Some state governments are looking to support drone operations including the development of spaces where airspace integration trials, including UTM systems and other drone technology, can be conducted. Trials are showing that there is potential for positive collaboration and engagement with all levels of government and industry.
Utilising the opportunities of vast uninhabited area in regional Australia to conduct trials could result in potential benefits for drone operators and stimulate new investments in regional Australia.
10. Governance and central coordination of future work
The authority for many aspects of policy, regulation and responsibility is shared across a range of different Commonwealth and State/Territory agencies.
As new challenges arise and responses are required, it will be essential that responses are coordinated and consistent across Commonwealth and State/Territory governments, which includes the ability to respond to community concerns and complaints.
The DITRDC will coordinate and manage ongoing policy work regarding the management of emerging aviation, including drones and eVTOL operations. This will involve coordinating engagement and cooperation with Commonwealth agencies through regular inter-departmental forums, with each agency being responsible for developing their own coordinated whole-of-agency positions and contributions.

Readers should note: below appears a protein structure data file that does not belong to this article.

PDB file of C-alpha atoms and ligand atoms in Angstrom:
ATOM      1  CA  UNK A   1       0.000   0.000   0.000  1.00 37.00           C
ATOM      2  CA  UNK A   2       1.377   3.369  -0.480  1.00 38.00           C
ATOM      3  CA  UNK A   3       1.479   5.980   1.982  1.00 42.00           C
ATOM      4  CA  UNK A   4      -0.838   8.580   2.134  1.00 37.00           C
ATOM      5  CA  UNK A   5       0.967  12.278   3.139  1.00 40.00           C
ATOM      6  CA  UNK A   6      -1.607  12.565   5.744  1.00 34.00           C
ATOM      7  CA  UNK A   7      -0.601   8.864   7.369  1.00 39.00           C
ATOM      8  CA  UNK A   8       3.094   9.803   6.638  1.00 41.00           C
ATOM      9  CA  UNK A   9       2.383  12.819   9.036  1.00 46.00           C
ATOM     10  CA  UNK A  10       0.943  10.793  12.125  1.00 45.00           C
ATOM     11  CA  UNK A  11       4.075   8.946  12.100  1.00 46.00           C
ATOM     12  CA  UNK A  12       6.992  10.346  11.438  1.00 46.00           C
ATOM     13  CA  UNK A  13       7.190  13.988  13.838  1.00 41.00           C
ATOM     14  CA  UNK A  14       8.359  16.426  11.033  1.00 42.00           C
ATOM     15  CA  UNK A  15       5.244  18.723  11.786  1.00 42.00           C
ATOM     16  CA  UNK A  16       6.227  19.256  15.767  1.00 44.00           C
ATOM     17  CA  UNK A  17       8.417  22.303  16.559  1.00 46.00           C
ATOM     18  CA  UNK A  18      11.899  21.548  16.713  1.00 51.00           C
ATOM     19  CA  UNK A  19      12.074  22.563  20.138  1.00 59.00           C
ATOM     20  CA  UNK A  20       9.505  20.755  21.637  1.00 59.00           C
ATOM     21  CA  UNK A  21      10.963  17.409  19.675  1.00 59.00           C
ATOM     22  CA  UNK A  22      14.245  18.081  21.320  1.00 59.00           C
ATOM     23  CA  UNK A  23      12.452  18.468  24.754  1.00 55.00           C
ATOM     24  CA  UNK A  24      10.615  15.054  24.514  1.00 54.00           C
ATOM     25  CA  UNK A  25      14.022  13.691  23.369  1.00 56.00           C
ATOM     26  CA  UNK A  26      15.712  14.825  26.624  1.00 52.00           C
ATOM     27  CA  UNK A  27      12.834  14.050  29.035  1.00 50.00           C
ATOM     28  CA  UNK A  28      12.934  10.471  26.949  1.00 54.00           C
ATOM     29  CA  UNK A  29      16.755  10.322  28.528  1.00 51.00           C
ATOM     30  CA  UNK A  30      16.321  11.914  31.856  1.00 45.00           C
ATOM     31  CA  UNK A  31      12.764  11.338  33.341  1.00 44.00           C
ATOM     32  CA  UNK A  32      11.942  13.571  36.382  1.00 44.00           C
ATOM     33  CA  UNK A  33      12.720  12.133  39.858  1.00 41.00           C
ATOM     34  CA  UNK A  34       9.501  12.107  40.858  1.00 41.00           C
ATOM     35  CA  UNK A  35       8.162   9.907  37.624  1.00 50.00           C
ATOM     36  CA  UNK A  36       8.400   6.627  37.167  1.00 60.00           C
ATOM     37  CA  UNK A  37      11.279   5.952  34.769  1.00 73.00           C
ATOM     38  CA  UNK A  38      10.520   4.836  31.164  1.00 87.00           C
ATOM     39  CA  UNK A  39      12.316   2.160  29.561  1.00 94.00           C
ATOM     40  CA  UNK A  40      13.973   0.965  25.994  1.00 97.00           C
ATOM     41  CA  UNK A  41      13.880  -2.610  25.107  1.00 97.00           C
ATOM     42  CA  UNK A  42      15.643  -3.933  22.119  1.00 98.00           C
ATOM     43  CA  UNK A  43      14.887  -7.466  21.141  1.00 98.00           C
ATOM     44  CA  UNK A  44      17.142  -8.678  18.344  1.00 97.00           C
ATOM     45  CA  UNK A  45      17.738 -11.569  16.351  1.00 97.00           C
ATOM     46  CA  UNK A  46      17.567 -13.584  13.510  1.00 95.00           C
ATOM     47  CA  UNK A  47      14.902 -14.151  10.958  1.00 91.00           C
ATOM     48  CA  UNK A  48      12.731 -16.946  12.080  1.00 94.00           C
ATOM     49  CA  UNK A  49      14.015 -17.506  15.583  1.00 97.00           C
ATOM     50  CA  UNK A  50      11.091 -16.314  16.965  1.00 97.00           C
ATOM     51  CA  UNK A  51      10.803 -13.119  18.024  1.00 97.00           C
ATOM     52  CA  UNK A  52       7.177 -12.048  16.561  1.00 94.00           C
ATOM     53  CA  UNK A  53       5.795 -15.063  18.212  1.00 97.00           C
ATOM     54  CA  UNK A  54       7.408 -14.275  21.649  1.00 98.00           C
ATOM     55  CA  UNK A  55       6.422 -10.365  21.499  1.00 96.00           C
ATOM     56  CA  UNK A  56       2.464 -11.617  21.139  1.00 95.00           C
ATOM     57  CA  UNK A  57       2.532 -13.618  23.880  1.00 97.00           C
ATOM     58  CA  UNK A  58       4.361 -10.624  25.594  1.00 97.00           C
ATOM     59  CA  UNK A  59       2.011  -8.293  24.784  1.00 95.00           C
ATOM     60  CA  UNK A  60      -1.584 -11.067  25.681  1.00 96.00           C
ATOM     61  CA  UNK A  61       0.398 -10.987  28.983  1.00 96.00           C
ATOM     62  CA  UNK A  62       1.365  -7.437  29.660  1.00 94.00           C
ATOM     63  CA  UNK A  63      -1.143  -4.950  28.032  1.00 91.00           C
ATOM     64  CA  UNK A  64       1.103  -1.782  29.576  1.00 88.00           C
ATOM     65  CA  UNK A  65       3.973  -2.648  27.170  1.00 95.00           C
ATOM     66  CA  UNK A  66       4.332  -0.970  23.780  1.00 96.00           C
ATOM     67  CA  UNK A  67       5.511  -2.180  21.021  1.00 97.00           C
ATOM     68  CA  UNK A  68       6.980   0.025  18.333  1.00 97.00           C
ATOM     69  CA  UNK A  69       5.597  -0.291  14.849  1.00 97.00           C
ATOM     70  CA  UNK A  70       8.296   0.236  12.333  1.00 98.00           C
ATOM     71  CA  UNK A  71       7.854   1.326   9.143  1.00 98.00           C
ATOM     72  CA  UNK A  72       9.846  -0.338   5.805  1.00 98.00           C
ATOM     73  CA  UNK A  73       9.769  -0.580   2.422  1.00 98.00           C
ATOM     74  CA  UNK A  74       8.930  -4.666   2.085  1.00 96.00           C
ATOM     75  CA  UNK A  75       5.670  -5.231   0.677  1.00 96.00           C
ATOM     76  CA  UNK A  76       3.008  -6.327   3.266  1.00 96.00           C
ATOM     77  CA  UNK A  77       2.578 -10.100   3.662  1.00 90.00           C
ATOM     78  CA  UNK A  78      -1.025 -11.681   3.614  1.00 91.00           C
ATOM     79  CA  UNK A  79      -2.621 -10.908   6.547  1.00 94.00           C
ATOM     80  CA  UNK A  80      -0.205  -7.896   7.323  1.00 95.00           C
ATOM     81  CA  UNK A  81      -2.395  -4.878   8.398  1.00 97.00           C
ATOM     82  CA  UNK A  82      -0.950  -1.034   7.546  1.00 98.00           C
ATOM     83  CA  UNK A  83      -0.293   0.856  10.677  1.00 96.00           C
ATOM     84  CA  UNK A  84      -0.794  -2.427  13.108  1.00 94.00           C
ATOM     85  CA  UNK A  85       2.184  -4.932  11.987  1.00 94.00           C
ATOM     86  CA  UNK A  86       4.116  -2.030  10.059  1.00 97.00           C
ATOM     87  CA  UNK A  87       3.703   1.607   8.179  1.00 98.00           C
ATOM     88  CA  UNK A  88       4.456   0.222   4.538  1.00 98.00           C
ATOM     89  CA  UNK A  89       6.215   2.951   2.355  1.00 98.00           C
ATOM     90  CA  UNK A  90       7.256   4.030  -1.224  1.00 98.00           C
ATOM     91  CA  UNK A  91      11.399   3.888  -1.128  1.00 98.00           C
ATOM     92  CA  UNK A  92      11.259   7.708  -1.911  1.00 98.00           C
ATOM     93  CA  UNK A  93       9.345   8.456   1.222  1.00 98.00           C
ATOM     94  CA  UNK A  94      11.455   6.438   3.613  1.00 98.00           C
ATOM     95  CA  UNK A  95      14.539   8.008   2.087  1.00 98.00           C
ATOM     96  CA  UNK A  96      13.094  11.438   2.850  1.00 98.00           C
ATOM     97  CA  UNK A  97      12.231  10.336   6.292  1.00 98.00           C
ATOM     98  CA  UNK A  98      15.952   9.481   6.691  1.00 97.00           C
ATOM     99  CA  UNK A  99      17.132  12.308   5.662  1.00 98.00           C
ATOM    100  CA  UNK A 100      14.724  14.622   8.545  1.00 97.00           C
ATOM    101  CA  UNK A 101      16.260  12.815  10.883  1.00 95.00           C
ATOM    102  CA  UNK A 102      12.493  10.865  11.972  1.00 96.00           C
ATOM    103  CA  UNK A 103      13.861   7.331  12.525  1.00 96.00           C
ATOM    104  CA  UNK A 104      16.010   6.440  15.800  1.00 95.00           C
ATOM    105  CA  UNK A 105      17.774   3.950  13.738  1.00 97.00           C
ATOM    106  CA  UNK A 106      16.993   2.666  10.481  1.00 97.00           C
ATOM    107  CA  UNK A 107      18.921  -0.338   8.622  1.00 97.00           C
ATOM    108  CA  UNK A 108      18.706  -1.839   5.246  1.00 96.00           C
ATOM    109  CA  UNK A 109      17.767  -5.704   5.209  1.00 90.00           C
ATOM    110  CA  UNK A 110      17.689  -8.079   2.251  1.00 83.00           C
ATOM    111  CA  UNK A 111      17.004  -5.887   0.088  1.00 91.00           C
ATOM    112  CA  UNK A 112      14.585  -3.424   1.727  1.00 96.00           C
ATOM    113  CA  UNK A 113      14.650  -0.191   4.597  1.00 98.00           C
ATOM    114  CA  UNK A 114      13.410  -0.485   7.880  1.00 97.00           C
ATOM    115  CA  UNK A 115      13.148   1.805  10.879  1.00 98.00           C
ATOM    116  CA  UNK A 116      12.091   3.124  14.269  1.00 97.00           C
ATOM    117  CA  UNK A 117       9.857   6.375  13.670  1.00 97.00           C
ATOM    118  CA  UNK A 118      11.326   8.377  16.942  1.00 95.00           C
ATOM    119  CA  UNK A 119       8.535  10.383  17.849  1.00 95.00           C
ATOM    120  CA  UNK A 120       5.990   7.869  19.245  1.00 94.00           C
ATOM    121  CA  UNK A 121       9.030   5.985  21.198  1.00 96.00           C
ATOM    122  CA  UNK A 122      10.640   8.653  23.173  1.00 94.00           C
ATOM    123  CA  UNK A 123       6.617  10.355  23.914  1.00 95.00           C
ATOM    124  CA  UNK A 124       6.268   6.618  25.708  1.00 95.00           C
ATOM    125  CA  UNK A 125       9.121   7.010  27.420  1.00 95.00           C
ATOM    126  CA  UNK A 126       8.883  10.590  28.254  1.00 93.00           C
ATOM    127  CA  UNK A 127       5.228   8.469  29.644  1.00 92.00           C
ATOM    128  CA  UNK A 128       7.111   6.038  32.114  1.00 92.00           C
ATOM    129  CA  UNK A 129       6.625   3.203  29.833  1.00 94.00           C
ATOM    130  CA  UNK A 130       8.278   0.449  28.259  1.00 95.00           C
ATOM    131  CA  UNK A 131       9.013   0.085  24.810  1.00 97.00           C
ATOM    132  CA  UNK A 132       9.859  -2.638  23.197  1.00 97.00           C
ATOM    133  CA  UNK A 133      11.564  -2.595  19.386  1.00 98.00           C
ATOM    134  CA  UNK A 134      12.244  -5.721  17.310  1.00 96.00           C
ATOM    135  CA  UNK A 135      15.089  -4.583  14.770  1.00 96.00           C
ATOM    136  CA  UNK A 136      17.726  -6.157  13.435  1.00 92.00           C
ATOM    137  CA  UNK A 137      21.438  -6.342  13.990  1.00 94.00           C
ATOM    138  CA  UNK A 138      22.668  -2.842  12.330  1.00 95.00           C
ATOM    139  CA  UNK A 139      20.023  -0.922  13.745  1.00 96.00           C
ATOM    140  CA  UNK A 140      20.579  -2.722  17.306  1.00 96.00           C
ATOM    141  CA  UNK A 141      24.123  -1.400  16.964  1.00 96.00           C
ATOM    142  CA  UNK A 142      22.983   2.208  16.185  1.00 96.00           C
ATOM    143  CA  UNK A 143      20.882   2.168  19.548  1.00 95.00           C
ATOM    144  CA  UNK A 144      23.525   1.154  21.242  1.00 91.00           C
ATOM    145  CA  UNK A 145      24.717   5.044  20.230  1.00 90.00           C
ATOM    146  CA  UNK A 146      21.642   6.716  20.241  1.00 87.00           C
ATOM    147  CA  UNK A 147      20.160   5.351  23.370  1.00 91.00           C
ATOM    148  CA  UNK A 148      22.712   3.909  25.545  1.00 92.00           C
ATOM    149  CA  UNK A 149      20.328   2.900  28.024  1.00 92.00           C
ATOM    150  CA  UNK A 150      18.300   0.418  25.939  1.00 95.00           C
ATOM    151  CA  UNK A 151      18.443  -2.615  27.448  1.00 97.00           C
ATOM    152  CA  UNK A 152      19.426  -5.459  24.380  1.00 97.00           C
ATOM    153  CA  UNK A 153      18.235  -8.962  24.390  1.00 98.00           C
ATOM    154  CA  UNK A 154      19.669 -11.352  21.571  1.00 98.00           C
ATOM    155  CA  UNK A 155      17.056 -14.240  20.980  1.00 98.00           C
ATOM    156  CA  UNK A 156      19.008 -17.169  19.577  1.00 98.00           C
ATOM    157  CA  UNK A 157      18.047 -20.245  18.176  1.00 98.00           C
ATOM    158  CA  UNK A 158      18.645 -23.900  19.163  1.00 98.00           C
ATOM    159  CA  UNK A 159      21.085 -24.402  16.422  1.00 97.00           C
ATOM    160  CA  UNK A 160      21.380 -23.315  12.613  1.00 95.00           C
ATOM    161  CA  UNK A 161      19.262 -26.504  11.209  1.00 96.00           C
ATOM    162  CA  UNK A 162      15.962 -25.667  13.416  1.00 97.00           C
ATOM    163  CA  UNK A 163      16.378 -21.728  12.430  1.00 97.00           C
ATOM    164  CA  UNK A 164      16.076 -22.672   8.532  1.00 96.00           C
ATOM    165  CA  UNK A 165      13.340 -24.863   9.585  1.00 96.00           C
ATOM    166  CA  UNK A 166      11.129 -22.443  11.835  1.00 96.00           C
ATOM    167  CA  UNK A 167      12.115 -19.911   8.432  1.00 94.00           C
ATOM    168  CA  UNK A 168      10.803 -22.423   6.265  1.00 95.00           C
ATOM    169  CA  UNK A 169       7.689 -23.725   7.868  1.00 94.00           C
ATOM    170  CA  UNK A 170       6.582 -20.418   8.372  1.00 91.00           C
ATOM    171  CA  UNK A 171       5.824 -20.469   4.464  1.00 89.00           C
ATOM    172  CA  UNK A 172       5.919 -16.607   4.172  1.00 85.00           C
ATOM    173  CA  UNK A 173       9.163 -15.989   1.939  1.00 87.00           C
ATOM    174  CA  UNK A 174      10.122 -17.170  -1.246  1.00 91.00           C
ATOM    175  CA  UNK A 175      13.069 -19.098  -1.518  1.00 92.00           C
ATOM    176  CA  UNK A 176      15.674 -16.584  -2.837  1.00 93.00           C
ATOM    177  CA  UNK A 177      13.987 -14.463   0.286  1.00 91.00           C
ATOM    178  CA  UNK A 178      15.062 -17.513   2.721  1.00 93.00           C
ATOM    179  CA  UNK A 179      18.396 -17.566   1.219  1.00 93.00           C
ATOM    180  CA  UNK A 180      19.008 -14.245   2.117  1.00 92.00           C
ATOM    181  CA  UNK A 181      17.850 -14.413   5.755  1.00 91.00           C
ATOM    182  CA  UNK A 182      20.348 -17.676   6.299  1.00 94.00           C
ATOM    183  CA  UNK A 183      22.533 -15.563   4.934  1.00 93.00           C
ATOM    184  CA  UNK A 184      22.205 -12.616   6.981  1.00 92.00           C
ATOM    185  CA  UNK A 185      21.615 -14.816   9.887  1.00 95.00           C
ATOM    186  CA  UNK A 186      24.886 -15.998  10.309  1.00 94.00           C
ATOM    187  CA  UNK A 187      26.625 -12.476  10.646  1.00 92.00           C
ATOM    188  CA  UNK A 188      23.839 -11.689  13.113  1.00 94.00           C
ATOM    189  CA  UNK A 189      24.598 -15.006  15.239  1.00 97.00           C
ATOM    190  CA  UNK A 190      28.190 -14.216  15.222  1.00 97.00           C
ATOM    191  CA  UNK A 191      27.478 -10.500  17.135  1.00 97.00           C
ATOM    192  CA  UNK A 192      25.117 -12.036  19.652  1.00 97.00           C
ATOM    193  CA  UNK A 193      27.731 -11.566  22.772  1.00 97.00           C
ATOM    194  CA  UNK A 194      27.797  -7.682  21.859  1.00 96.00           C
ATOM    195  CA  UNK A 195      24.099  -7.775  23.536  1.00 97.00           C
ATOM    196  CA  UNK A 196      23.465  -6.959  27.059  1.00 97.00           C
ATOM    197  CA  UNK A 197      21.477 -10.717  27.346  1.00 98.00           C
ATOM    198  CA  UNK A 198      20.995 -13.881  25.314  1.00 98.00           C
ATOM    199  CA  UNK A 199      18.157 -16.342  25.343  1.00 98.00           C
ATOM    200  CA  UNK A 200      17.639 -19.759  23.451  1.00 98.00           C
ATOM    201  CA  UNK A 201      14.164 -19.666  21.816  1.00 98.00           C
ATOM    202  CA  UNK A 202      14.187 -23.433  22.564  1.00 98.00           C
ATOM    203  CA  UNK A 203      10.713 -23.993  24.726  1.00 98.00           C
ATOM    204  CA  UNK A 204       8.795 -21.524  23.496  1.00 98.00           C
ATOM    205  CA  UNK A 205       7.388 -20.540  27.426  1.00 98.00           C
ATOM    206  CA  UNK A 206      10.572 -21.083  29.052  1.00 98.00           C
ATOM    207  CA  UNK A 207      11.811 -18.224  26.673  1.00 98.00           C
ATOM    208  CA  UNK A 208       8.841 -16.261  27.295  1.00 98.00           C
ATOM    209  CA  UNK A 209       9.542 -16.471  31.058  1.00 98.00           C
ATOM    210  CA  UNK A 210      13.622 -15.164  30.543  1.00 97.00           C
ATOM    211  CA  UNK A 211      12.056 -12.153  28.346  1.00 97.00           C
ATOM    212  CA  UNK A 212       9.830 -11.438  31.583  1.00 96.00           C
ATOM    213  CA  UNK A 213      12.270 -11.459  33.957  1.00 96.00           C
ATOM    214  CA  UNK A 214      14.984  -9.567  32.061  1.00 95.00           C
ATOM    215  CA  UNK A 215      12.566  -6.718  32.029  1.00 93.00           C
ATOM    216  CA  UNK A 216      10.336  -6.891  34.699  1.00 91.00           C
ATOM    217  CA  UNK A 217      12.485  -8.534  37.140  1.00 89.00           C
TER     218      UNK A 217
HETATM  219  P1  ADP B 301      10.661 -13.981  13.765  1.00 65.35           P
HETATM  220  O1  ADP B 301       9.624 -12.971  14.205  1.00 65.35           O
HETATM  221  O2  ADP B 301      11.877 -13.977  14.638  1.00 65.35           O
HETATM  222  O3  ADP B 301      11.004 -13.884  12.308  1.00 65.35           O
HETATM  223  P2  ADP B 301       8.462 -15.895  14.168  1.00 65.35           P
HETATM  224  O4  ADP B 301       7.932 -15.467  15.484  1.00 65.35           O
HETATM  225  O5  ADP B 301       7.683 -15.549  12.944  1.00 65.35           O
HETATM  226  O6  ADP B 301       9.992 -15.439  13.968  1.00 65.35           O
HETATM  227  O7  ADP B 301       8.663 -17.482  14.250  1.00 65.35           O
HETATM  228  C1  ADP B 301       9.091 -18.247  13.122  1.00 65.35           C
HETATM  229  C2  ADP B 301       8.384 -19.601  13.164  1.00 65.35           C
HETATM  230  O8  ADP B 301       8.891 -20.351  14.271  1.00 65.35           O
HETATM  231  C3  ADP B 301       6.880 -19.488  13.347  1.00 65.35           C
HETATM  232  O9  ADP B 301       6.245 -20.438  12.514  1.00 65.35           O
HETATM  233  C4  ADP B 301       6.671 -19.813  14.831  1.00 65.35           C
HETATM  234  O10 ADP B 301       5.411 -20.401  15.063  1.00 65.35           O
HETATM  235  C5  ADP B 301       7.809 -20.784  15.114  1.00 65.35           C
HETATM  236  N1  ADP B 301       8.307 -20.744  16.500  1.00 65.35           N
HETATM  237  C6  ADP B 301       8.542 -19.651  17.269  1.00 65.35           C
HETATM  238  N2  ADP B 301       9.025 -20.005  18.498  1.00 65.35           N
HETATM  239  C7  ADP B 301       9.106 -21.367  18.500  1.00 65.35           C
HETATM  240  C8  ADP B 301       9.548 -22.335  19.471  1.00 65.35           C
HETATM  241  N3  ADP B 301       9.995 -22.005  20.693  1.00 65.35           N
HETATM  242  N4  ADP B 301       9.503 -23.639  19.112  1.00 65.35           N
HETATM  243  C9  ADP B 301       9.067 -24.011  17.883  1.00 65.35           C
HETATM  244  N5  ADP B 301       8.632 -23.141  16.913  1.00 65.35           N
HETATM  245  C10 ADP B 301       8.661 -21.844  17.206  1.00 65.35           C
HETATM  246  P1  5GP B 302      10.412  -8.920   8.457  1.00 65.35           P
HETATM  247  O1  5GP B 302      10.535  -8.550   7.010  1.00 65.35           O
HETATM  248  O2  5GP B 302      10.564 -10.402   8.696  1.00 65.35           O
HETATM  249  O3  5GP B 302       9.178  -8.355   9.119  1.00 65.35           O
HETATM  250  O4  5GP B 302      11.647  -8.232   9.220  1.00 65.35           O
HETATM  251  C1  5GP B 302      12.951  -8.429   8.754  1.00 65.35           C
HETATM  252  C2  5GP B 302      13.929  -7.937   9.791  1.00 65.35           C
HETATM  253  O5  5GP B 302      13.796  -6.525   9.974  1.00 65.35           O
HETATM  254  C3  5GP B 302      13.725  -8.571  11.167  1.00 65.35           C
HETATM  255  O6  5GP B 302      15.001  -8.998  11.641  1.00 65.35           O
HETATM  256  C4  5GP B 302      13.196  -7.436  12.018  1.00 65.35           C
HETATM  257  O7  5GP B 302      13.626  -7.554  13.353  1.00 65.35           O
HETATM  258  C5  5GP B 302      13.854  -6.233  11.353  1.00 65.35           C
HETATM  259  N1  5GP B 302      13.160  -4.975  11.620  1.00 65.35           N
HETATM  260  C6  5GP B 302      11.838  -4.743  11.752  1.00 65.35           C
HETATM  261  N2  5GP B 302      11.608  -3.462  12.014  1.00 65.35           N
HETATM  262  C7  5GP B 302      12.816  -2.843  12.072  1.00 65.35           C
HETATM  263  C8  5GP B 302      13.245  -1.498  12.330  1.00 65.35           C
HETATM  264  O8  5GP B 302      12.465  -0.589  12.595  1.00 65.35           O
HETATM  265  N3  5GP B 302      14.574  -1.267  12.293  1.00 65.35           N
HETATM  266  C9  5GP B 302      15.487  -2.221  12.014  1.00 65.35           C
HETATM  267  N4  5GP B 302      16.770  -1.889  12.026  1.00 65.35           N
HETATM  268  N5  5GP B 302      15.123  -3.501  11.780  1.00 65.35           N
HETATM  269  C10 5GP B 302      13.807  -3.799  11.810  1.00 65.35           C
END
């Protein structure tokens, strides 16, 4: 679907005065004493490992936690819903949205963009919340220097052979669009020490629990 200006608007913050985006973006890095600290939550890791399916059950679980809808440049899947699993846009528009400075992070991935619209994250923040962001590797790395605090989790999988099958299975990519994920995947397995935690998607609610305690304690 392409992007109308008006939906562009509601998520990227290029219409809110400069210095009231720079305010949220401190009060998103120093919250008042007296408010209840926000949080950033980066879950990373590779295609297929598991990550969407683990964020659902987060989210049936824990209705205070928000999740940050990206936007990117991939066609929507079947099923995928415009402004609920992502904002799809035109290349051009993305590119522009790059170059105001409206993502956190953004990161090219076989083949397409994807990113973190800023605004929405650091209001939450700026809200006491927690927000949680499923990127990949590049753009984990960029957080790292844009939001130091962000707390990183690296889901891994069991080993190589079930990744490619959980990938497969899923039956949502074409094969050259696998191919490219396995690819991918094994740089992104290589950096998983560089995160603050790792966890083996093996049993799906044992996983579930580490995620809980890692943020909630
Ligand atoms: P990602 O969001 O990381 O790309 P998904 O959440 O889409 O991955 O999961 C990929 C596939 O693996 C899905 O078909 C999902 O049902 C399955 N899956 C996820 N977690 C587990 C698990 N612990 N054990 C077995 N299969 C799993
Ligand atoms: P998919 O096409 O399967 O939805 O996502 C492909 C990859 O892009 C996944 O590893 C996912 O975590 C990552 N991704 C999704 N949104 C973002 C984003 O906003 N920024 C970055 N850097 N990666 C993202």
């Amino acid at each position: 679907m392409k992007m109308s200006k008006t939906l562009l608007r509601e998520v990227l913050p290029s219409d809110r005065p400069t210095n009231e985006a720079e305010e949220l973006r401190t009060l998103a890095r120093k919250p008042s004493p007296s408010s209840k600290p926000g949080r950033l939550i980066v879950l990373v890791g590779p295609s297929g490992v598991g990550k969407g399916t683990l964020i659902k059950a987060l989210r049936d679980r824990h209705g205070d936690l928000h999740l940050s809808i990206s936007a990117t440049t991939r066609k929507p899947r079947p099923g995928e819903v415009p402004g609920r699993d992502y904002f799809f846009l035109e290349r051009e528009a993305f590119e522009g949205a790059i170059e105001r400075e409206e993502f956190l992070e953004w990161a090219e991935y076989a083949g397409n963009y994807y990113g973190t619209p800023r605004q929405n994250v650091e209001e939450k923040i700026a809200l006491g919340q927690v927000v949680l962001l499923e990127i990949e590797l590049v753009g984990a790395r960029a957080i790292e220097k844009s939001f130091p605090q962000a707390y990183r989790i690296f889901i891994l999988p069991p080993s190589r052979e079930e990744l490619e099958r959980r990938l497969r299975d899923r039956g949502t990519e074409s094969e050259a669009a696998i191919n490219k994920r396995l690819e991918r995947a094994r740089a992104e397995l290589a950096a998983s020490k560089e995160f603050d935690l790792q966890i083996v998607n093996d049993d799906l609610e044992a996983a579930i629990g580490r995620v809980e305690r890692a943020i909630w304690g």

A Commonwealth and State/Territory forum will also allow governments to facilitate the ongoing management of drones and will assist in managing a nationally consistent and coordinated approach moving forward, facilitating industry compliance and interoperability.
The Australian Government has commenced a broad process of consultation with industry, State and Territory governments and the wider community on the issues identified in the paper.
As part of this process, the DITRDC has established an Industry Advisory Group to coordinate industry input in the development of the national policy framework.
These consultations will be used to inform the development of a National Emerging Aviation Technologies Policy statement.
This policy statement will then form the basis of any legislative, regulatory or functional change as necessary, settle roles and responsibilities within government, and guide action plans for the development of processes and procedures.
The Drone Lawyer
6 January 2021